Why ‘what don’t you want?’ is the most important question
I was chatting to a nice chap at a networking do the other night, explaining that part of my work is copywriting for a wide range of clients - from designers and recruiters to churches and charities. He asked me how I know what to write for each client.
And without a second's thought I said, 'I ask them what they want.'
Seems obvious perhaps. But what is less obvious, but maybe even more important, is spending time finding out what your client doesn't want.
Ask a person what they like and they'll shrug their shoulders and say, 'er, well, y'know, anything really.'
But ask them what they don't like and it all comes tumbling out:
'oh, I hate shouty salesy stuff'...
'I can't bear trendy slogans'...
'I don't like having to scroll down and down to find the information I need'...
'it makes me laugh when companies say 'we' like they're a global corporation when we all know it's just one bloke working from home'...
'I just loathe the word bespoke/ deliver/ concept/ enhance/ leverage' [delete as required]...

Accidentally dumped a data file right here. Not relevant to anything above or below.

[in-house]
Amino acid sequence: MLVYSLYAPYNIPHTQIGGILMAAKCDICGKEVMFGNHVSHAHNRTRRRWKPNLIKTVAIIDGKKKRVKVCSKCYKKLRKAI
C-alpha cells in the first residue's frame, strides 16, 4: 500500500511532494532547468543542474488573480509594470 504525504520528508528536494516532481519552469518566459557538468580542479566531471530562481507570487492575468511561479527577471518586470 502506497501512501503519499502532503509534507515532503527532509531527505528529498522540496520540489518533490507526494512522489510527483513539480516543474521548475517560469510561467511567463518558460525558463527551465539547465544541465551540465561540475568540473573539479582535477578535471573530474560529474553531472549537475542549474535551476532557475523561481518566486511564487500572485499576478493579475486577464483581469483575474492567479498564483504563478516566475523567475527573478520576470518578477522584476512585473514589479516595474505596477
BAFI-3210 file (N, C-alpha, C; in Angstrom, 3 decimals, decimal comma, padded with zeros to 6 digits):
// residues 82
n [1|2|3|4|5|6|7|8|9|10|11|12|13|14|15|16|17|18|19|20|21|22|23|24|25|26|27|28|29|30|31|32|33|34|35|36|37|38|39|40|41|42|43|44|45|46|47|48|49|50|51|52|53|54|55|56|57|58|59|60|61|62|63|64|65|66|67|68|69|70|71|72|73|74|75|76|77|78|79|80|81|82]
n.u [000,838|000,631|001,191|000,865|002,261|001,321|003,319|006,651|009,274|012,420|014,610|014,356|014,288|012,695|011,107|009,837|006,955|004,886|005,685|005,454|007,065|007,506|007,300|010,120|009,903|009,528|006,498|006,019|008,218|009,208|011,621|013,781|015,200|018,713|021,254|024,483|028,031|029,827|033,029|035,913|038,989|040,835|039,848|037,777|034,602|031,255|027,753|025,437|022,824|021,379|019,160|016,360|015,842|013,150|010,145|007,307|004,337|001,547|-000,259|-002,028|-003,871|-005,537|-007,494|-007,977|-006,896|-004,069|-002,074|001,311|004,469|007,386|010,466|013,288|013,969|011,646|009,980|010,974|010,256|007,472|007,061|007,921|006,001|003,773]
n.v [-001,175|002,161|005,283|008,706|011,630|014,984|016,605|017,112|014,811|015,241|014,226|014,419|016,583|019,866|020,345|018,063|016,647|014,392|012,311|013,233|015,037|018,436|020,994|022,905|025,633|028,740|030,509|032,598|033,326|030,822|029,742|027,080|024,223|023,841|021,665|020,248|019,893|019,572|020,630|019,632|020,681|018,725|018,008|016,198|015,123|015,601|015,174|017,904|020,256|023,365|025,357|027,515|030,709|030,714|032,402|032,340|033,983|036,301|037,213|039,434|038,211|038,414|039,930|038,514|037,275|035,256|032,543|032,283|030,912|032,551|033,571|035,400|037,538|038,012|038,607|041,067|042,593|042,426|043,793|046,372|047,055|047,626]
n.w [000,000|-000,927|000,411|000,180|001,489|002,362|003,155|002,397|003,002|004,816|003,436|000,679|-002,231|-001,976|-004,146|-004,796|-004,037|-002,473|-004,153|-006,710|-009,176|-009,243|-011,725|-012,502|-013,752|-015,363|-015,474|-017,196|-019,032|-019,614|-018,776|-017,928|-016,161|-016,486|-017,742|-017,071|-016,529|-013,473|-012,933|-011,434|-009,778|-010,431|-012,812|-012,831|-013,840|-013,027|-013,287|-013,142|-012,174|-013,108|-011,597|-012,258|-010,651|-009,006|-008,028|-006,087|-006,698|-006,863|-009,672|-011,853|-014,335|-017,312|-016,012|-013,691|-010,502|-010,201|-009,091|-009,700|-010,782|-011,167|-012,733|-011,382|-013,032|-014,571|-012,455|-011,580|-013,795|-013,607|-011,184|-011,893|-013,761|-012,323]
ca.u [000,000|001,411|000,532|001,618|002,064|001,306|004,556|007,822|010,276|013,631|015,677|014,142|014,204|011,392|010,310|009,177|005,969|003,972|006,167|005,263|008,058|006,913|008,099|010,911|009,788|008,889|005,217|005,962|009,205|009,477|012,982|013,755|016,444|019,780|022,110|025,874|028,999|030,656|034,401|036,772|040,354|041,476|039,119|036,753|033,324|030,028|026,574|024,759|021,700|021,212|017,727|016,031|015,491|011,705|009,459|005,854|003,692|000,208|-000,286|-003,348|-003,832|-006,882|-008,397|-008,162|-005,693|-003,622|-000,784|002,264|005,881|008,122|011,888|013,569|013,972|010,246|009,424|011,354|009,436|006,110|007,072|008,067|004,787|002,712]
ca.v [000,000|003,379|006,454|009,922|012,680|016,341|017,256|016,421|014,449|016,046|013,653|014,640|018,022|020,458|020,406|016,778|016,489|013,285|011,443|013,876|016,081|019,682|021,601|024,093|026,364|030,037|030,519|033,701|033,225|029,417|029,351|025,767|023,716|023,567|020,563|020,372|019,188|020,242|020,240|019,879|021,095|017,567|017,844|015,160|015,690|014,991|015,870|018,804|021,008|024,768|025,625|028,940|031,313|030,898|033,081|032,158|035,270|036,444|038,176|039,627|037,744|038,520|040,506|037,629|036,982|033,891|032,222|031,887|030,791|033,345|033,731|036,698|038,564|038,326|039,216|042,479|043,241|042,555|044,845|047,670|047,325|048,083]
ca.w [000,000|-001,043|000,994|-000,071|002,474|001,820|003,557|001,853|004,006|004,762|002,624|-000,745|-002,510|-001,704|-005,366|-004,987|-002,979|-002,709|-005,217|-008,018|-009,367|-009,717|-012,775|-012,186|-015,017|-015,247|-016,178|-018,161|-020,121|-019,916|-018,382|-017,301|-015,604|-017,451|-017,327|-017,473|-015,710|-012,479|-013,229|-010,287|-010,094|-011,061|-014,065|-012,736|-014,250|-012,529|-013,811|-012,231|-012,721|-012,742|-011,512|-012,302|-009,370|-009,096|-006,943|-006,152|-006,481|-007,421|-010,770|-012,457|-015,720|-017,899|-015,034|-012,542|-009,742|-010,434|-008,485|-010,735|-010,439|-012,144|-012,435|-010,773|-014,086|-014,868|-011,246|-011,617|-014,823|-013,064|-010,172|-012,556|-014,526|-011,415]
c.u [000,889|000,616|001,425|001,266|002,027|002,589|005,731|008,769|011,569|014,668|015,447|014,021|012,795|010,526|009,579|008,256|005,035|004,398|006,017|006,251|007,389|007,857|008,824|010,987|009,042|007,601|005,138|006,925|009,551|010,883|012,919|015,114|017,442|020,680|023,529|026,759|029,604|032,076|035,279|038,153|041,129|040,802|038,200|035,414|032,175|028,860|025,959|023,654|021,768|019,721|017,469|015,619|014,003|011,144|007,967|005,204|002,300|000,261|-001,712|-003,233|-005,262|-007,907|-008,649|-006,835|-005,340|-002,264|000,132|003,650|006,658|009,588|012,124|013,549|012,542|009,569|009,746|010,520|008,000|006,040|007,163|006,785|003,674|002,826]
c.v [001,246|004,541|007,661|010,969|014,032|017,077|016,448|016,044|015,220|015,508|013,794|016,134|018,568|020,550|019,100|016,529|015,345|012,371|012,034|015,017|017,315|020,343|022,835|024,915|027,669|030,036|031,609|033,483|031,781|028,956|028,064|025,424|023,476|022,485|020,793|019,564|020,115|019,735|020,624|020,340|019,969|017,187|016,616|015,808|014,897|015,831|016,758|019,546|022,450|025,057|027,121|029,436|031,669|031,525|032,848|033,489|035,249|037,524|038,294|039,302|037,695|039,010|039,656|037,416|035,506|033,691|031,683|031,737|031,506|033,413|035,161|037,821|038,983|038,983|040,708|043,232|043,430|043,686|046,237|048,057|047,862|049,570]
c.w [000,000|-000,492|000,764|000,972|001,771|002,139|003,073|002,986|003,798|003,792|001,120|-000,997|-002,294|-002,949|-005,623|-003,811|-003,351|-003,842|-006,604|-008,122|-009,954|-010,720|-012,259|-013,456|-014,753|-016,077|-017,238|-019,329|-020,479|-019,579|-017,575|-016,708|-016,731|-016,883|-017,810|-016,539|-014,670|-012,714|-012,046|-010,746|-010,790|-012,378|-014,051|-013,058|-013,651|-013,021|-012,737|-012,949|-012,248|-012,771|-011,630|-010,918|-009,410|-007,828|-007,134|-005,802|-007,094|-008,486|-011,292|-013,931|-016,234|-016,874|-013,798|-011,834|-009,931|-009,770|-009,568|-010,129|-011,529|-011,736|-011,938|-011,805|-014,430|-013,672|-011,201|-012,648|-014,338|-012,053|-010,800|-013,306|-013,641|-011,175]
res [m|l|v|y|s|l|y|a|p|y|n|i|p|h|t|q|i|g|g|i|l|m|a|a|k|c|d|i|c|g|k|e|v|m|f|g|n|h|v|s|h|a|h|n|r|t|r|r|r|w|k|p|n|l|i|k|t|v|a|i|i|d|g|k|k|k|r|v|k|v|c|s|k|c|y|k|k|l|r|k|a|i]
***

Listening to the client's dislikes can tell you so much about the tone they're after, giving you both something concrete to go on. If they knew exactly what wanted they would just write it themselves and you'd be out of a job!
These three questions act as a useful springboard for writing the right copy for your client.
What do you think of your competitors' sites?
They certainly won't hold back in telling you what their rivals are doing wrong. Equally, if they think their competitors have a great presence on the web it gives you an indication of the client's aspirations and what you can do that's similar...but better.
What do people get wrong about your business?
Maybe they're tired of phonecalls about opening hours, maybe customers don't realise their product is a luxury item rather than low-budget or perhaps people are always getting lost trying to find their offices. This gives you some clear ideas about what content you should be including and where.
What are your pet hates on the web?
Even comments about design can give you a hint as to the copy. So if someone doesn't like lengthy Flash intros it's likely they don't want highly conceptual slogans. Comments about too much clutter suggest that they like the copy to be kept simple. And if someone finds navigation is never intuitive enough then suggest clearly-written index pages to help their own customers find their way round the site.